Like this:


The U.S. government requests thousands of orders for electronic surveillance every year, and the vast majority stay sealed from the public.

In eight years as a federal magistrate judge in Texas, Brian Owsley approved scores of government requests for electronic surveillance in connection with criminal investigations—then sealed them at the government's request. The secrecy nagged at him.

So before he left the bench last year, the judge decided to unseal more than 100 of his own orders, along with the government's legal justification for the surveillance. The investigations, he says, involved ordinary crimes such as bank robbery and drug trafficking, not "state secrets." Most had long since ended.

A senior judge halted the effort with a one-paragraph order that offered no explanation for the decision and that itself was sealed. Mr. Owsley's orders remain buried in folders in a federal courthouse overlooking Corpus Christi Bay. "It's like something out of Kafka," says Mr. Owsley, recently a visiting law professor at Texas Tech University.

Proceedings in court are supposed to be public. The sealing of a court order of any kind should raise concerns - sound alarms - about what is being hidden from us.

That our rights of privacy under the Fourth Amendment have been disregarded routinely by judges at all levels of the judicial process in this country is, by now, not to be doubted.

It's time to unseal it all to public scrutiny, and to let the Devil take the hindmost.

We don't cotton to Star Chamber, secret proceedings that send people to prison here.

Magna carta and all that.


Or, In This Case . . .
Topic: Trying (Futilely) To Keep Up
Posted by Everyman - 09:08:32 EST

To keep down.

One of the world's deepest holes.


At a depth of more than 700 feet and a width of 1,519 feet, it’s hard to believe The Big Hole started as a hill. More than 6,000 pounds of diamonds were unearthed from this site, and at one point, up to 50,000 miners had their picks in the earth. This once-massive diamond mine remains the largest hand-dug excavation in the world to date.

But only if you disregard the hole that the Democrat Party in this country has dug for itself in recent years, with no jewels of wisdom yet found . . .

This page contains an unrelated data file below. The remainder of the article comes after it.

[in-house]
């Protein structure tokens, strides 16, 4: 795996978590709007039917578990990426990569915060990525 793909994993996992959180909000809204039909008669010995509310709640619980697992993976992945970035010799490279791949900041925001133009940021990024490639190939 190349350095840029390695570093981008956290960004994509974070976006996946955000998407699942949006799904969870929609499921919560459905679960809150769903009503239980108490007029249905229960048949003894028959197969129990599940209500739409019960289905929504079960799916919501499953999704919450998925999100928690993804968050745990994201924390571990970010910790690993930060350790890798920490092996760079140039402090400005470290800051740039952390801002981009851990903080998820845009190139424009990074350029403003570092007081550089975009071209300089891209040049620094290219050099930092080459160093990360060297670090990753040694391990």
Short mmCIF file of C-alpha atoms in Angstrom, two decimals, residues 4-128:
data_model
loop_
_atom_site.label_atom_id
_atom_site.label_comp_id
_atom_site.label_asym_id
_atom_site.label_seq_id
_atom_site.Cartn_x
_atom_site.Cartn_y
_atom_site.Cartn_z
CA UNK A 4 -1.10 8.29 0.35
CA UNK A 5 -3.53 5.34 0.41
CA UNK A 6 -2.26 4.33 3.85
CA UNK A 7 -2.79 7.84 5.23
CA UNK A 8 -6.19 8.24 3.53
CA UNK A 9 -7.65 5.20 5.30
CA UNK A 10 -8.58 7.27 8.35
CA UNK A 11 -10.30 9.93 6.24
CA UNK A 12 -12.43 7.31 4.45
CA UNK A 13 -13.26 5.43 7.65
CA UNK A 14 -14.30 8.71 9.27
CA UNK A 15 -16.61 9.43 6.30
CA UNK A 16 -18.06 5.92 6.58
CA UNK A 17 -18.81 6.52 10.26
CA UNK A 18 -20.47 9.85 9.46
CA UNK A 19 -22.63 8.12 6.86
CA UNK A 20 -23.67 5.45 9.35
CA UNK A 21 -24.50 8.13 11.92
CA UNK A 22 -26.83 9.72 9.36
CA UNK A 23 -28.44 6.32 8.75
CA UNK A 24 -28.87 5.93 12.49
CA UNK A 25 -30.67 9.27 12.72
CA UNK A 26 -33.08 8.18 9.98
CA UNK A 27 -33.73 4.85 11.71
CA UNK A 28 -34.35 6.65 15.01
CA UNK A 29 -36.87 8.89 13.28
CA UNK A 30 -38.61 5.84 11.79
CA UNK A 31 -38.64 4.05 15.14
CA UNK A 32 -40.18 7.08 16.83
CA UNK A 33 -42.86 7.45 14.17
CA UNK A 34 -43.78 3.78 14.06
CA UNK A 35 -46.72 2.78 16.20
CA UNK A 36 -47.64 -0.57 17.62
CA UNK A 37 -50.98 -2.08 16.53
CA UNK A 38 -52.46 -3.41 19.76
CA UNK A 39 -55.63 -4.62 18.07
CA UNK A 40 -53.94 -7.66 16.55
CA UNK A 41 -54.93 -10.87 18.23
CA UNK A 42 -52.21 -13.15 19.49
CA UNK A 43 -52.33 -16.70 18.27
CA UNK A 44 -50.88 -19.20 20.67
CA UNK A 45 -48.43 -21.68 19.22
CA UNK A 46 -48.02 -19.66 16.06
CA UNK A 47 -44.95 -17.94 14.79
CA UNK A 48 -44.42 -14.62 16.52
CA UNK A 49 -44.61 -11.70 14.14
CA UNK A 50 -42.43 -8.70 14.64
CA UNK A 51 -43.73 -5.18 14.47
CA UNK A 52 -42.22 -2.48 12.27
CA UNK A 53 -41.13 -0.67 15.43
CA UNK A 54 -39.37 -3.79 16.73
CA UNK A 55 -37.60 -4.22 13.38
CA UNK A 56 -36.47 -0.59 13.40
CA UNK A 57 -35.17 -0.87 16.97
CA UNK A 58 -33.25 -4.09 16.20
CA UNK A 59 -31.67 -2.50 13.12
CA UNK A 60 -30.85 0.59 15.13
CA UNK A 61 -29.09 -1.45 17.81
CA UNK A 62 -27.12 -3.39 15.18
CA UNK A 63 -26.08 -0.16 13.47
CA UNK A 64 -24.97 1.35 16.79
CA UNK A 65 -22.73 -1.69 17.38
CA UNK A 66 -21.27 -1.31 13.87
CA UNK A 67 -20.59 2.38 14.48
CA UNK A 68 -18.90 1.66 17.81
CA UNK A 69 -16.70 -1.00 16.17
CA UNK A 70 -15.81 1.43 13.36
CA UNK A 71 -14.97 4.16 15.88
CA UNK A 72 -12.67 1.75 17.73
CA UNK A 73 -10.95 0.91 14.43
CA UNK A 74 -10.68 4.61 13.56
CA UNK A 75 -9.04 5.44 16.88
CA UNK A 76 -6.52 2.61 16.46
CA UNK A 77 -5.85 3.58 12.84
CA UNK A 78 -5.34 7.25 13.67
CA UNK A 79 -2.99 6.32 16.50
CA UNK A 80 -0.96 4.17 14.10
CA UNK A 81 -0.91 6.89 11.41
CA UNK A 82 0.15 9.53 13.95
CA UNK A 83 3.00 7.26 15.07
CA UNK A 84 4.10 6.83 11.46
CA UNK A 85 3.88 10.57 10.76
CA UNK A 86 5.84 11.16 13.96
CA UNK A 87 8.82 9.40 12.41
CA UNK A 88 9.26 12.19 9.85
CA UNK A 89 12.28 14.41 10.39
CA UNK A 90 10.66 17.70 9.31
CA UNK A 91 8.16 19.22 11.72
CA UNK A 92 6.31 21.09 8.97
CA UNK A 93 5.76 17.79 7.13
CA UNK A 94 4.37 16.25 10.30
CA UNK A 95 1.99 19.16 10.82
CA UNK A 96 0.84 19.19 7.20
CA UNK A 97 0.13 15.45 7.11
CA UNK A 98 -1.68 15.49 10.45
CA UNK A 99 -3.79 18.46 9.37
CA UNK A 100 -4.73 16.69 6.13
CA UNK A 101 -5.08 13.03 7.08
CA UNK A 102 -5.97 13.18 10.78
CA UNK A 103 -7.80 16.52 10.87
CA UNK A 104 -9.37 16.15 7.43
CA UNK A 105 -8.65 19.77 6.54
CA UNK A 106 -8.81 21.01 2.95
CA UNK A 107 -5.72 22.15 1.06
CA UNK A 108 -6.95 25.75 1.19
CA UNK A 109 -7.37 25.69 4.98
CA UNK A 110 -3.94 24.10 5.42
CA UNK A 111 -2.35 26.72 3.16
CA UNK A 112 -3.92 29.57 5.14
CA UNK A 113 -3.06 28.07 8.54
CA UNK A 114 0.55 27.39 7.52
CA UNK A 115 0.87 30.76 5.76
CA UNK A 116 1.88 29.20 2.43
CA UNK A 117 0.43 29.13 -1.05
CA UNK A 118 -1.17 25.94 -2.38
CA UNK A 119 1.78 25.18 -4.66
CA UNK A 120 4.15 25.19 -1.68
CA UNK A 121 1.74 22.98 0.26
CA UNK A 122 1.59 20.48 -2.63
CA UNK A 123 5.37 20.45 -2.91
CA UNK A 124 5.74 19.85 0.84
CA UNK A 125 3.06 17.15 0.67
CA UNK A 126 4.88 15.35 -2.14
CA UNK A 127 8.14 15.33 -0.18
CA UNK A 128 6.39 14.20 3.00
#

And it's still digging.

The futile search goes on.


Losers All Around
Topic: Why Does It Matter?
Posted by Everyman - 12:52:47 EST

On many fronts of the endless political wars.

axis of fail

In 2009, Democrats had 60 senators, when you include the two independents who caucused with them; in 2015, they will have 45. In 2009, Democrats had 256 members of the House; in 2015, they will have 192. In 2009, Democrats had 28 governors; in 2015, they will have 18. In 2009, Democrats controlled both legislative chambers in 27 states; in 2015, they will control only 11. In 2009, Democrats controlled 62 legislative chambers; in 2015, they will control only 28 (with one tie and two still undecided).

The impact of the carnage in state legislatures on Obama's watch is hard to overstate. This is where the future classes of mayors, governors, and members of Congress are bred. This is where the boundary lines are drawn for congressional and legislative districts. This is where party leaders come from. And this is where the rules are made for party primaries and election laws are set. According to Tim Storey at the National Conference of State Legislatures, what we saw on Tuesday was an almost unprecedented "Republican wave," which he said, leaves "Democrats at their lowest point in state legislatures in nearly a century."

A veritable transformation of the country's politics, which may be the only Obama promise (threat?) made and kept.

But as the first of today's posts points out . . .

No reason - none at all - to be cocky about any of it.

Because, you know, this ain't beanbag we're talkin' about.

I don't believe.


The only losers in the game/


You decide.

Further Update:

The most dangerous man to any government is the man who is able to think things out... without regard to the prevailing superstitions and taboos. Almost inevitably he comes to the conclusion that the government he lives under is dishonest, insane, intolerable.

H.L. Mencken


Sounds about right.

Sounds like . . . now.


Party Poopery?
Topic: Just Wondering
Posted by Everyman - 10:11:25 EST

Is Janis a Republican, then?


Because she seems to share the supposedly "conservative" instincts of that political party . . .

And Arlo could well be one of them, too.

Based on the optics, at least.


Teatime Yet?
Topic: Just When You Thought It Could Not Get Worse
Posted by Everyman - 09:59:30 EST

It is to weep.


Is a spot of tea a good idea?

Pretty weak stuff, if you ask me.